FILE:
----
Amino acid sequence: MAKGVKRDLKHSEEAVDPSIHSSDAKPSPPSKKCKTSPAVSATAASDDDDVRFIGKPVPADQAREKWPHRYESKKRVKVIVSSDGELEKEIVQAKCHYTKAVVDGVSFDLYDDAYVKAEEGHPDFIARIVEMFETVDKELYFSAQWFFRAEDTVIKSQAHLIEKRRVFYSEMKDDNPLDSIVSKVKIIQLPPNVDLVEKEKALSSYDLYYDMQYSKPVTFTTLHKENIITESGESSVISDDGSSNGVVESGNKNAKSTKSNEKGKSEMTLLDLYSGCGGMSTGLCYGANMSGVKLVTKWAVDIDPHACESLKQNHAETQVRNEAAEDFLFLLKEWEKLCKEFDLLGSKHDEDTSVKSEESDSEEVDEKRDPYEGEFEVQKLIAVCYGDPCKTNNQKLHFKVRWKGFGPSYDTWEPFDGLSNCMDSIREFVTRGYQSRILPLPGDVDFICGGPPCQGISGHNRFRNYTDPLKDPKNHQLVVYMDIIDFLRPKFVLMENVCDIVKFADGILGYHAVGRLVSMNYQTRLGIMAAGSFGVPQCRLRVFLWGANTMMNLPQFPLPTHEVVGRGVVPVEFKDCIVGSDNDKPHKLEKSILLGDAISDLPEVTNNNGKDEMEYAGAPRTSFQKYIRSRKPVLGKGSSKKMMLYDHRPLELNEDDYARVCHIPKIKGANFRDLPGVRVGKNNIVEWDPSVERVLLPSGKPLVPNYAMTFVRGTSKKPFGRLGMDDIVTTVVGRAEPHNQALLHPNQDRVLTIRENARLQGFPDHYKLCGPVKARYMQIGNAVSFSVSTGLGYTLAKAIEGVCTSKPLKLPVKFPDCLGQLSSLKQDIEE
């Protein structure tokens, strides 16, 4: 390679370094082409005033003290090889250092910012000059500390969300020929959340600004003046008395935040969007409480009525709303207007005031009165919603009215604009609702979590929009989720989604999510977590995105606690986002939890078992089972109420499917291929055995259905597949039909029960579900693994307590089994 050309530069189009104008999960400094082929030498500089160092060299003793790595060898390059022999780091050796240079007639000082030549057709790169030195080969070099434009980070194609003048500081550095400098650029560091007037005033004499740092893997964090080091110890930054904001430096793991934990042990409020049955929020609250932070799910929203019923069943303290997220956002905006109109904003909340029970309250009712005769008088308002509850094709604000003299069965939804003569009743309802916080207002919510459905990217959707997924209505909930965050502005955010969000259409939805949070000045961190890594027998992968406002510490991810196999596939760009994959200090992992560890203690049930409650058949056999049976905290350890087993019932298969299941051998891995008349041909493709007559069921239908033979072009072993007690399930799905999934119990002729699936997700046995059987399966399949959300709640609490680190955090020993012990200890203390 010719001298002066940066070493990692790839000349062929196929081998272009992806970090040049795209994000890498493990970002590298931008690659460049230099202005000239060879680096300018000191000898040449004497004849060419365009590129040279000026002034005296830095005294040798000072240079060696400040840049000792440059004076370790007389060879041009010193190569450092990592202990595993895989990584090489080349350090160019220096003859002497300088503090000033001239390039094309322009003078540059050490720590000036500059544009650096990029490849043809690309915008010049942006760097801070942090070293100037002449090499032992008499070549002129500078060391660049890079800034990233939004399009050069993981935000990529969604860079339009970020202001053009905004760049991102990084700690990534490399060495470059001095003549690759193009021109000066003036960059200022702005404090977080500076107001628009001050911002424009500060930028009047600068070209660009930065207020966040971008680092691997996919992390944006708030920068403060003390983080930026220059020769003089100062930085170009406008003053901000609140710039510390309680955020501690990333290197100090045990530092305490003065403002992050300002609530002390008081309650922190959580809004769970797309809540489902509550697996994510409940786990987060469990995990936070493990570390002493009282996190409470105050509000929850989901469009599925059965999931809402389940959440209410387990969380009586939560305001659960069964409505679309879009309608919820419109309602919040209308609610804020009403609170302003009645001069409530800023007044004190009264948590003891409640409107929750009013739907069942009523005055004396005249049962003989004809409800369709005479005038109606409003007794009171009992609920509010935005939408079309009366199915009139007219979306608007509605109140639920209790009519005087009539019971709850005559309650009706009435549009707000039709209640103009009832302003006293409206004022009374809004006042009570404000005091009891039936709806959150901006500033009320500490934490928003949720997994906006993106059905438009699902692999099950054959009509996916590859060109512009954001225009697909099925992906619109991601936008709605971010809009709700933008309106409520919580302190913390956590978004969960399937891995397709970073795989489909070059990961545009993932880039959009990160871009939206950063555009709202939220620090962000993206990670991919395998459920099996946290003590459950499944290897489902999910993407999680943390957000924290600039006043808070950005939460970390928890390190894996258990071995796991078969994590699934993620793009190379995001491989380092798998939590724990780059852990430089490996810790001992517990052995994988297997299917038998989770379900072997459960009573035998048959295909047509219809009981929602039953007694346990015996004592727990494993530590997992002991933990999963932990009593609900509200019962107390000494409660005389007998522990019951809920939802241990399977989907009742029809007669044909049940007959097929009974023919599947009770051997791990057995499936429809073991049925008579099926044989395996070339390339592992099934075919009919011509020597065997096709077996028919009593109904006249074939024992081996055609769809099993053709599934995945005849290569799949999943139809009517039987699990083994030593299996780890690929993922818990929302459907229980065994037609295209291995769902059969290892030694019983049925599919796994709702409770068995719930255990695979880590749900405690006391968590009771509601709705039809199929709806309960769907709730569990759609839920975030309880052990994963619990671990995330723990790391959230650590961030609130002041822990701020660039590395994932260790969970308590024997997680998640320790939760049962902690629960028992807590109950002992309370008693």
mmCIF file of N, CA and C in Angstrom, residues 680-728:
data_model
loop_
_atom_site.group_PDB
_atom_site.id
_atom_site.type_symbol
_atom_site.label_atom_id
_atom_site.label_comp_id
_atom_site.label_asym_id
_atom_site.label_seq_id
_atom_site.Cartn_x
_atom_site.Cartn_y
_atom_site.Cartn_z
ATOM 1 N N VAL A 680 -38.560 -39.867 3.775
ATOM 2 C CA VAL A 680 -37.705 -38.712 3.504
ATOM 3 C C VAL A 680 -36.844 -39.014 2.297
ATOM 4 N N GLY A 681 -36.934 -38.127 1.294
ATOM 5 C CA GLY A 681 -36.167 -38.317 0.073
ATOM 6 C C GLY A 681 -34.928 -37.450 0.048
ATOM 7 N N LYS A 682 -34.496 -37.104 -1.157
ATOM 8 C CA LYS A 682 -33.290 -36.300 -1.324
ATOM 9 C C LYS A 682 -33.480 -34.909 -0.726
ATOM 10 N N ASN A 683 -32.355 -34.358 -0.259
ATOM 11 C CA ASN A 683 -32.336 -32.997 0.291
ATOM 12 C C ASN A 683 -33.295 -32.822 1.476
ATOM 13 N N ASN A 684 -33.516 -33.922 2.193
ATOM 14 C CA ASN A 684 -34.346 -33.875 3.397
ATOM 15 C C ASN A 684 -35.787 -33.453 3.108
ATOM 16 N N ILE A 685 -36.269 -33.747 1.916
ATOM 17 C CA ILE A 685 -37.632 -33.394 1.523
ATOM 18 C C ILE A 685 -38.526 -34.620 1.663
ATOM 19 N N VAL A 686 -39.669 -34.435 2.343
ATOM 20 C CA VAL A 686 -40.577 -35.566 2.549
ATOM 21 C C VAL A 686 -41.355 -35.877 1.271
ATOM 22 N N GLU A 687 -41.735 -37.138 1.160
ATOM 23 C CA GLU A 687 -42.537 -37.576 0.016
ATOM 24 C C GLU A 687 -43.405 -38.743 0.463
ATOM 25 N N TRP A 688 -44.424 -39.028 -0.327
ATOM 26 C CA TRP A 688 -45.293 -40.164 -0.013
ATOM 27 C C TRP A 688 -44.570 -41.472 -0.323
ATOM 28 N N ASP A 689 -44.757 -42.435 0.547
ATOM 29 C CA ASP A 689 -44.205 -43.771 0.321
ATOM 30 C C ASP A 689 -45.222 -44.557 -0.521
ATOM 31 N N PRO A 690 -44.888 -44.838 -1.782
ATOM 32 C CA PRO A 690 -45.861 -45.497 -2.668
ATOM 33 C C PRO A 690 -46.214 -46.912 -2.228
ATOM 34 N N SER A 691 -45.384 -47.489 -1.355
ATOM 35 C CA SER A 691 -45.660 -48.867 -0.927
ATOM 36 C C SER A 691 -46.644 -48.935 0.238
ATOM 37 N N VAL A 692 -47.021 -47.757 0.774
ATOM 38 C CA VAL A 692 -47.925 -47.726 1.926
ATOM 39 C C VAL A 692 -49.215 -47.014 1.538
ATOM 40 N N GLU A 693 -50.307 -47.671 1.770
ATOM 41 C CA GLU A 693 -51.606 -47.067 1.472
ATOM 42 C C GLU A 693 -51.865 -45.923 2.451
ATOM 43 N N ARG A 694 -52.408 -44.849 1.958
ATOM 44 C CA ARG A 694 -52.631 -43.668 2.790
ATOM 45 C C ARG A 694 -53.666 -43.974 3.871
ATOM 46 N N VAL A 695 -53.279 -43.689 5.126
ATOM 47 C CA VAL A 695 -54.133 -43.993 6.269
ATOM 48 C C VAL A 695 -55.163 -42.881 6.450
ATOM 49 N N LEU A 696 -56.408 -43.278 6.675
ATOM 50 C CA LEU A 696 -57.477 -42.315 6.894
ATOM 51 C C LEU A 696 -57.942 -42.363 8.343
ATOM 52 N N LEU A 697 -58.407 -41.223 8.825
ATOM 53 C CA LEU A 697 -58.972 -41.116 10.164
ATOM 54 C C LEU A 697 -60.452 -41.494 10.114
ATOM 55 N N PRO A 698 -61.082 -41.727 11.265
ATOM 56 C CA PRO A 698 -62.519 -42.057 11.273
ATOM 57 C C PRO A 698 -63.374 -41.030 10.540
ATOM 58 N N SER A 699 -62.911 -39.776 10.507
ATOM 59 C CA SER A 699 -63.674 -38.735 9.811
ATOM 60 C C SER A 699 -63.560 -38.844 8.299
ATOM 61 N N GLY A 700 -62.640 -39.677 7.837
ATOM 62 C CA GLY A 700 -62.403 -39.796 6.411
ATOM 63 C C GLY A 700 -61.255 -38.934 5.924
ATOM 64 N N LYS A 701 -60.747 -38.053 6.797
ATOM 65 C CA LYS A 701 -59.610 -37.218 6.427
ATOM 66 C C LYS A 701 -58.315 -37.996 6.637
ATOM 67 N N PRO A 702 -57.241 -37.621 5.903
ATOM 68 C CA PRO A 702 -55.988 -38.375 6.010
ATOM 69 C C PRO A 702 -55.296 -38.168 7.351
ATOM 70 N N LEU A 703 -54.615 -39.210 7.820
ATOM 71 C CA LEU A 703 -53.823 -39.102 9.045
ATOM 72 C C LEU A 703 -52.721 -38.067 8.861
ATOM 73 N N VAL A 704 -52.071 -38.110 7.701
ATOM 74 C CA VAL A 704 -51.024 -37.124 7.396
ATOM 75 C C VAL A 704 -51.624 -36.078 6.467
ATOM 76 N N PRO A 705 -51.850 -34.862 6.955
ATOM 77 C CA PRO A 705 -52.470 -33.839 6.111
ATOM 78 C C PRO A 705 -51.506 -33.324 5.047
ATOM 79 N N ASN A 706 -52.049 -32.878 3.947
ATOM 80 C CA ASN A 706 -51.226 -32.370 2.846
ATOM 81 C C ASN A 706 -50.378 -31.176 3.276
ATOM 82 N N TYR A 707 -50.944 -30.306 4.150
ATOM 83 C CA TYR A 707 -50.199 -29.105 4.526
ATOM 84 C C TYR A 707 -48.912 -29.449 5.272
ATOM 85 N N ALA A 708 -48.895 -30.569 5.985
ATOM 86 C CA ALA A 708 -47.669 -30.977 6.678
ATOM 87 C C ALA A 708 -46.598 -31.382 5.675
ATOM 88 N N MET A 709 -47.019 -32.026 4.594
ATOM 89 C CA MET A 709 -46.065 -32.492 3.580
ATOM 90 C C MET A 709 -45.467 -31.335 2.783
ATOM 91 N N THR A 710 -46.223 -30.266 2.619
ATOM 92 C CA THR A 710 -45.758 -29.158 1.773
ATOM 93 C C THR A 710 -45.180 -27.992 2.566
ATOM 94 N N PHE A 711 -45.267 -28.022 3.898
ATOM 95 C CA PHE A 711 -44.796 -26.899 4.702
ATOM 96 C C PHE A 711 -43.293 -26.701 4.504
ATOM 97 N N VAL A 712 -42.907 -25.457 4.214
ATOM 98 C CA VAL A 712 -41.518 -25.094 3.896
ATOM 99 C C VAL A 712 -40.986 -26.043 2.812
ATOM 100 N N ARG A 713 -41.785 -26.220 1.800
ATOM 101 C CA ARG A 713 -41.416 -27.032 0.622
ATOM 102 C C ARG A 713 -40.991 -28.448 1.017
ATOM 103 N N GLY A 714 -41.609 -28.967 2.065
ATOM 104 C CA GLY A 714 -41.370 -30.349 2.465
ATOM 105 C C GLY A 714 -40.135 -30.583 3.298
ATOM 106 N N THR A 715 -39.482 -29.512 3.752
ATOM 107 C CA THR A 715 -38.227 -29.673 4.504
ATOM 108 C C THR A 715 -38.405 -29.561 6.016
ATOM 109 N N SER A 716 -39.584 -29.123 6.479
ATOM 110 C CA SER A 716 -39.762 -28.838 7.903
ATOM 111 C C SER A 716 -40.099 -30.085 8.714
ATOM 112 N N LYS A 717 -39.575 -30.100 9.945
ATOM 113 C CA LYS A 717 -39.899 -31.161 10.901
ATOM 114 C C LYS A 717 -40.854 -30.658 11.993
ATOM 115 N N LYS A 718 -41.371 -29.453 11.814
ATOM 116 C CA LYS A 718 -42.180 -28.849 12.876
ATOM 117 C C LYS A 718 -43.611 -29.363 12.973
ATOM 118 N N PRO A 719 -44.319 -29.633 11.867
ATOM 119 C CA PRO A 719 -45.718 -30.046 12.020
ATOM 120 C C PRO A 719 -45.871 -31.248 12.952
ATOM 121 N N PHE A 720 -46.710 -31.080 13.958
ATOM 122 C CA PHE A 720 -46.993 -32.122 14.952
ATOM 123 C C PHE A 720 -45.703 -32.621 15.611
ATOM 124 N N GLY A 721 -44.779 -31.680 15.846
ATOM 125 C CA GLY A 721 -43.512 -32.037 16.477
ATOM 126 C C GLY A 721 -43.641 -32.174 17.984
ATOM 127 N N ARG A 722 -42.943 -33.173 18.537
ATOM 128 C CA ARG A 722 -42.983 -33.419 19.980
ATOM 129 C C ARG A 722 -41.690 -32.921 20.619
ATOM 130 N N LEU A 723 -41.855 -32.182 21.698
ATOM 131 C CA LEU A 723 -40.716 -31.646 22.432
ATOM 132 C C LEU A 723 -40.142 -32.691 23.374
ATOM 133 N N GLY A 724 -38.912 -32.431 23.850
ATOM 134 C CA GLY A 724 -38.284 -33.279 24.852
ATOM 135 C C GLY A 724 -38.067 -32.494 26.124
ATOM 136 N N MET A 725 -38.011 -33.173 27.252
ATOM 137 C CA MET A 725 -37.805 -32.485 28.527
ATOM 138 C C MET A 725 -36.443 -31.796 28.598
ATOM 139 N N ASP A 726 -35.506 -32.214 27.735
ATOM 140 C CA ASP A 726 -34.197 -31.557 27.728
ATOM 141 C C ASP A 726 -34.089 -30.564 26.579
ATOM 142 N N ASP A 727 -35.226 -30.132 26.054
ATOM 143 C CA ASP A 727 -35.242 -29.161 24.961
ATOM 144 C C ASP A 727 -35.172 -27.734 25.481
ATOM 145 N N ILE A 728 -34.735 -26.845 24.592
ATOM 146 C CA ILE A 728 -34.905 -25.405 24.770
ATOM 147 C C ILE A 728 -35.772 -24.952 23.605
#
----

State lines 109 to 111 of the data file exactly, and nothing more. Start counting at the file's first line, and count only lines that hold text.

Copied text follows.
ATOM 94 N N PHE A 711 -45.267 -28.022 3.898
ATOM 95 C CA PHE A 711 -44.796 -26.899 4.702
ATOM 96 C C PHE A 711 -43.293 -26.701 4.504